Monday, December 25, 2006

Un-Democratic? Or TOO Democratic?

First of all, I would like to thank all who have commented on this blog and encourage more to do so. This is exactly why I wanted to start Classics Reloaded. It is easy enough to sit around by yourself, coming up with ideas, tossing them around your own head, with no one to challenge or support you, then moving on. I was hoping that this would be a place for me to do more than that. This will be for me a testing ground of sorts for different ideas, theories, etc. that I may come across. Ideally, I want this to be a conversation. I am just starting off in the field of classics. I know I have a lot to learn. It is my hope that this blog will be a place for me to share my thoughts and receive criticisms and encouragement from you, the readers.

That being said, the most recent comments on my last two posts, both on democracy in Athens, have really got me thinking. As I read them over, I realized that I do indeed need to take a closer, more critical look at my own thoughts on this topic. I believe that I may have been too hasty in my judgments of Athenian democracy. I think that I may have come out too strongly in my posts against the Athenians, sounding as though I was certain of the undemocratic nature of Athens rather than accurately conveying the state that I was in – one of questioning and doubt. I believe that the events that I discussed were intriguing occurrences in a democracy and warrant a closer look. I do not, however, claim to have the answers.

Looking more closely at my issues with the cases of Alcibiades and Nicias, I realize now that it is not the democracticness, as you might say, of Athens that I should be questioning, but rather, perhaps, the fairness, or justness of the system. (I am still searching for the correct word here, for neither of these are quite accurate.) The problem may not be that Athens was not democratic enough, but rather quite the opposite, that it was too democratic. With the citizens having the right and expectation to vote on quite literally everything, there were no checks on the swings of public opinion. If there was a particularly persuasive orator speaking against Alcibiades, he would be put to death. Is this wrong? Not technically. If that is what the people want, then, in a pure democracy, that must be what happens. Morally, however, it is easy, hopefully obvious, to take issue with this possibility. This very well may be a flaw in the system. One that was remedied with modern democracies, beginning with America. This is precisely why today we have a republic, not a true democracy. The legislature and judiciary, in essence, are in place to protect us from ourselves. I believe the necessity for this protection can, at times, be seen in ancient Athens.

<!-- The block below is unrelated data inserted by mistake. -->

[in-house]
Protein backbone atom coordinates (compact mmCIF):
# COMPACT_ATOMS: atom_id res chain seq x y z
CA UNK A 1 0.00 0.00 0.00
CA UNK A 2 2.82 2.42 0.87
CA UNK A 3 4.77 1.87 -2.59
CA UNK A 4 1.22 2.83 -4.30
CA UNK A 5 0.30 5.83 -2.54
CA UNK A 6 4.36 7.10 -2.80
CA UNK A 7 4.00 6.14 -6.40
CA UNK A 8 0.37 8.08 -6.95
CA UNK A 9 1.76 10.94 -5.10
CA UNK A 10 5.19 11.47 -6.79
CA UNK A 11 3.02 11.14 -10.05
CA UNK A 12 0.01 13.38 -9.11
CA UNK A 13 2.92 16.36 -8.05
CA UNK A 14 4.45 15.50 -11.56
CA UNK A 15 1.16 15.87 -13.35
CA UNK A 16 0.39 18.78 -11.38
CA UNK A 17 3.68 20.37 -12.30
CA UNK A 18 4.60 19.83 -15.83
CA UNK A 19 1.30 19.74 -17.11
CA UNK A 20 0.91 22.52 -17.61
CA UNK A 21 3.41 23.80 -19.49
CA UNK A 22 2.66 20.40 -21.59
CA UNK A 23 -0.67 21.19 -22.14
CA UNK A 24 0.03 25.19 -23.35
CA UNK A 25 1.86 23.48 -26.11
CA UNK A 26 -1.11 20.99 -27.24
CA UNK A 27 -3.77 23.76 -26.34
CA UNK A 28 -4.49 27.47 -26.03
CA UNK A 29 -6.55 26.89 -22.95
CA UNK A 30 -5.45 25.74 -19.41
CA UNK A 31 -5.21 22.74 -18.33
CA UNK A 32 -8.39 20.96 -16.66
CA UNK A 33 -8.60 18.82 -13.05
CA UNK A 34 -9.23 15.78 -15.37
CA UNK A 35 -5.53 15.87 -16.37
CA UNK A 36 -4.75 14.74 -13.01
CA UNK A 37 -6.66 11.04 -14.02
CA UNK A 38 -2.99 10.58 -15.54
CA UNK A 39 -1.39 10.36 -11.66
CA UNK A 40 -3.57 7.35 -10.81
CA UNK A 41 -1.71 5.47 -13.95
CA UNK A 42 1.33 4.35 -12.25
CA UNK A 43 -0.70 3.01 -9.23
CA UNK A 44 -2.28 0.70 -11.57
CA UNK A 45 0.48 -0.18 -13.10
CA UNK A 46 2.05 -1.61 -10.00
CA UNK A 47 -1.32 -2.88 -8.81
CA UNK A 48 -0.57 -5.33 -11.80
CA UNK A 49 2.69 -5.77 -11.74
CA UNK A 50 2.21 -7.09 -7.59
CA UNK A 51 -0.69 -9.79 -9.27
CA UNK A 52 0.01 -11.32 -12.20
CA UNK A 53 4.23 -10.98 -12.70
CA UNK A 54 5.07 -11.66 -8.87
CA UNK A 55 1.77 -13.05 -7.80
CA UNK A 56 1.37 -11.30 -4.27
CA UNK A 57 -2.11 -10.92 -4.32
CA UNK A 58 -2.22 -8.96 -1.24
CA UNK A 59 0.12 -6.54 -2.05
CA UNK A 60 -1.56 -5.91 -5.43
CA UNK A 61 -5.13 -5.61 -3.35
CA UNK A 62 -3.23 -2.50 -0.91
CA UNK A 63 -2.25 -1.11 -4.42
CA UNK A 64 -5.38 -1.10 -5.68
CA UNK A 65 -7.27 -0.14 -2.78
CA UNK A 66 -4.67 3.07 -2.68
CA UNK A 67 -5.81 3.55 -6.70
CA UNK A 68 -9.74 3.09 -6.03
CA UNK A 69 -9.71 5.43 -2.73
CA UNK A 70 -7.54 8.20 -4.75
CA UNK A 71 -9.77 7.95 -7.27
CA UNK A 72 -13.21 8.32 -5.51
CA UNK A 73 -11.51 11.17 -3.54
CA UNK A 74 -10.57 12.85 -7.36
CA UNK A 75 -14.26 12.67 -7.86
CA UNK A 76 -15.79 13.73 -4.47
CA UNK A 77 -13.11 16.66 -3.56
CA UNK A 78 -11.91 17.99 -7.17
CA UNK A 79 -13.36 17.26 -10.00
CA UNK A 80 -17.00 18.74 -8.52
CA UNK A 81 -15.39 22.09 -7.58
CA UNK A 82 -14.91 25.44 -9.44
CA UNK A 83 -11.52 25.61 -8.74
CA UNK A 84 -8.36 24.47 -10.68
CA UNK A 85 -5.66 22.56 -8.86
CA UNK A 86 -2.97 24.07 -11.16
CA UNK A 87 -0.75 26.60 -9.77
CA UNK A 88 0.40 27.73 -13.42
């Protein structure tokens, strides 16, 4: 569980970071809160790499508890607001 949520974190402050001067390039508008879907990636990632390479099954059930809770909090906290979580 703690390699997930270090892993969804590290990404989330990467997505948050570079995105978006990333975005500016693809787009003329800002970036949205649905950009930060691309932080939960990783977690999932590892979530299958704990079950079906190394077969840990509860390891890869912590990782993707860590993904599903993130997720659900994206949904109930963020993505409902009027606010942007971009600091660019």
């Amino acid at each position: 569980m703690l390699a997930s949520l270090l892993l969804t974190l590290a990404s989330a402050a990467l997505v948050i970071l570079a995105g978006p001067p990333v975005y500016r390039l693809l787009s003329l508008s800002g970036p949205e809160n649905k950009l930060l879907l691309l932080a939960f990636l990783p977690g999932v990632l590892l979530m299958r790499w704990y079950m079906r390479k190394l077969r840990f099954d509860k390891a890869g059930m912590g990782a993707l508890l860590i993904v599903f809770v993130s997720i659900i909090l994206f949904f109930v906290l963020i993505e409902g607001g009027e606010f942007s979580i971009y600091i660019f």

Again, this is a topic that requires far, far more discussion than what has already taken place. I hope that anyone who has anything to contribute will post a comment. As you can see, I may at times, be a little too hasty to post my thoughts on here. That’s when I hope you will call me out on it. The comments here have forced me to reconsider my opinions, to take a closer look at stories I already thought I understood and find a more convincing argument. Hopefully with more time and research, I will yet again fine-tune my opinion on this and other topics. We shall see...